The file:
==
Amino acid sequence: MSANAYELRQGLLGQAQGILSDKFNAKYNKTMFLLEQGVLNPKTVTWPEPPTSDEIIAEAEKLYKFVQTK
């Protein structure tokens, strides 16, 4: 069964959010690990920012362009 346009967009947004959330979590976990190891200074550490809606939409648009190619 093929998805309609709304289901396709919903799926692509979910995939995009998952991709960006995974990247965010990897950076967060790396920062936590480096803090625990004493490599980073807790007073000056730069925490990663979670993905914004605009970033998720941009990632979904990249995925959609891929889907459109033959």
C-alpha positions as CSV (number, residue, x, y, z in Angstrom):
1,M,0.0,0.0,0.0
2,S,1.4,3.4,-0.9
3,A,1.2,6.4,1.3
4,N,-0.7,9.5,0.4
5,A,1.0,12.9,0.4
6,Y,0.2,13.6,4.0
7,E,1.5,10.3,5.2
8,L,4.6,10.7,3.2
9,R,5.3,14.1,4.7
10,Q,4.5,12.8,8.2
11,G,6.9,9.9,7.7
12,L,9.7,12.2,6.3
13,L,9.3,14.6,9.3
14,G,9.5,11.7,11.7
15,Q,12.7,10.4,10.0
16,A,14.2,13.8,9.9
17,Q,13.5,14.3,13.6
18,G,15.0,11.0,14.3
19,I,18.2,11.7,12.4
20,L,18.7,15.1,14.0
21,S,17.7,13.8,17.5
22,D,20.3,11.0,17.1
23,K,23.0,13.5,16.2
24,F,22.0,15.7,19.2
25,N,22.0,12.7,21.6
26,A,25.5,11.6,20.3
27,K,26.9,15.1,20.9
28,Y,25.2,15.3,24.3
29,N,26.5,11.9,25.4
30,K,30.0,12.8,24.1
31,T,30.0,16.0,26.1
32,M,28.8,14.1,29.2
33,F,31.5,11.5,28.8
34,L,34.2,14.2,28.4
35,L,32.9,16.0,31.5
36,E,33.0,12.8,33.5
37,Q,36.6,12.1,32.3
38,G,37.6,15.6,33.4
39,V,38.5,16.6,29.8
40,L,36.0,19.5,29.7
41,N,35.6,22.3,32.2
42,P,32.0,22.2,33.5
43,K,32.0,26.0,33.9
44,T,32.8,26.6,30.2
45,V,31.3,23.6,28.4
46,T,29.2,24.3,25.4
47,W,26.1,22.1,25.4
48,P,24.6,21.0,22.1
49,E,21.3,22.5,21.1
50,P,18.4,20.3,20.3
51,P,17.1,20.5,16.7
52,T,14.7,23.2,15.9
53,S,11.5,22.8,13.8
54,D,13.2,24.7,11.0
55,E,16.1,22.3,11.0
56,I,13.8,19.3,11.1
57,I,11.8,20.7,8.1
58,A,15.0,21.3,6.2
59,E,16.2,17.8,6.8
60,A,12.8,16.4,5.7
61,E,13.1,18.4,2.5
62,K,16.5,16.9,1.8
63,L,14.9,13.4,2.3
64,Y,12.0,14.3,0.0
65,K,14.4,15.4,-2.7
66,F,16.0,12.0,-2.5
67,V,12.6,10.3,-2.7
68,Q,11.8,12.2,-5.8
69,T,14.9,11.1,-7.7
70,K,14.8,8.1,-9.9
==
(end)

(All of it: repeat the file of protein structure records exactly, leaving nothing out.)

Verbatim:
Amino acid sequence: MSANAYELRQGLLGQAQGILSDKFNAKYNKTMFLLEQGVLNPKTVTWPEPPTSDEIIAEAEKLYKFVQTK
């Protein structure tokens, strides 16, 4: 069964959010690990920012362009 346009967009947004959330979590976990190891200074550490809606939409648009190619 093929998805309609709304289901396709919903799926692509979910995939995009998952991709960006995974990247965010990897950076967060790396920062936590480096803090625990004493490599980073807790007073000056730069925490990663979670993905914004605009970033998720941009990632979904990249995925959609891929889907459109033959």
C-alpha positions as CSV (number, residue, x, y, z in Angstrom):
1,M,0.0,0.0,0.0
2,S,1.4,3.4,-0.9
3,A,1.2,6.4,1.3
4,N,-0.7,9.5,0.4
5,A,1.0,12.9,0.4
6,Y,0.2,13.6,4.0
7,E,1.5,10.3,5.2
8,L,4.6,10.7,3.2
9,R,5.3,14.1,4.7
10,Q,4.5,12.8,8.2
11,G,6.9,9.9,7.7
12,L,9.7,12.2,6.3
13,L,9.3,14.6,9.3
14,G,9.5,11.7,11.7
15,Q,12.7,10.4,10.0
16,A,14.2,13.8,9.9
17,Q,13.5,14.3,13.6
18,G,15.0,11.0,14.3
19,I,18.2,11.7,12.4
20,L,18.7,15.1,14.0
21,S,17.7,13.8,17.5
22,D,20.3,11.0,17.1
23,K,23.0,13.5,16.2
24,F,22.0,15.7,19.2
25,N,22.0,12.7,21.6
26,A,25.5,11.6,20.3
27,K,26.9,15.1,20.9
28,Y,25.2,15.3,24.3
29,N,26.5,11.9,25.4
30,K,30.0,12.8,24.1
31,T,30.0,16.0,26.1
32,M,28.8,14.1,29.2
33,F,31.5,11.5,28.8
34,L,34.2,14.2,28.4
35,L,32.9,16.0,31.5
36,E,33.0,12.8,33.5
37,Q,36.6,12.1,32.3
38,G,37.6,15.6,33.4
39,V,38.5,16.6,29.8
40,L,36.0,19.5,29.7
41,N,35.6,22.3,32.2
42,P,32.0,22.2,33.5
43,K,32.0,26.0,33.9
44,T,32.8,26.6,30.2
45,V,31.3,23.6,28.4
46,T,29.2,24.3,25.4
47,W,26.1,22.1,25.4
48,P,24.6,21.0,22.1
49,E,21.3,22.5,21.1
50,P,18.4,20.3,20.3
51,P,17.1,20.5,16.7
52,T,14.7,23.2,15.9
53,S,11.5,22.8,13.8
54,D,13.2,24.7,11.0
55,E,16.1,22.3,11.0
56,I,13.8,19.3,11.1
57,I,11.8,20.7,8.1
58,A,15.0,21.3,6.2
59,E,16.2,17.8,6.8
60,A,12.8,16.4,5.7
61,E,13.1,18.4,2.5
62,K,16.5,16.9,1.8
63,L,14.9,13.4,2.3
64,Y,12.0,14.3,0.0
65,K,14.4,15.4,-2.7
66,F,16.0,12.0,-2.5
67,V,12.6,10.3,-2.7
68,Q,11.8,12.2,-5.8
69,T,14.9,11.1,-7.7
70,K,14.8,8.1,-9.9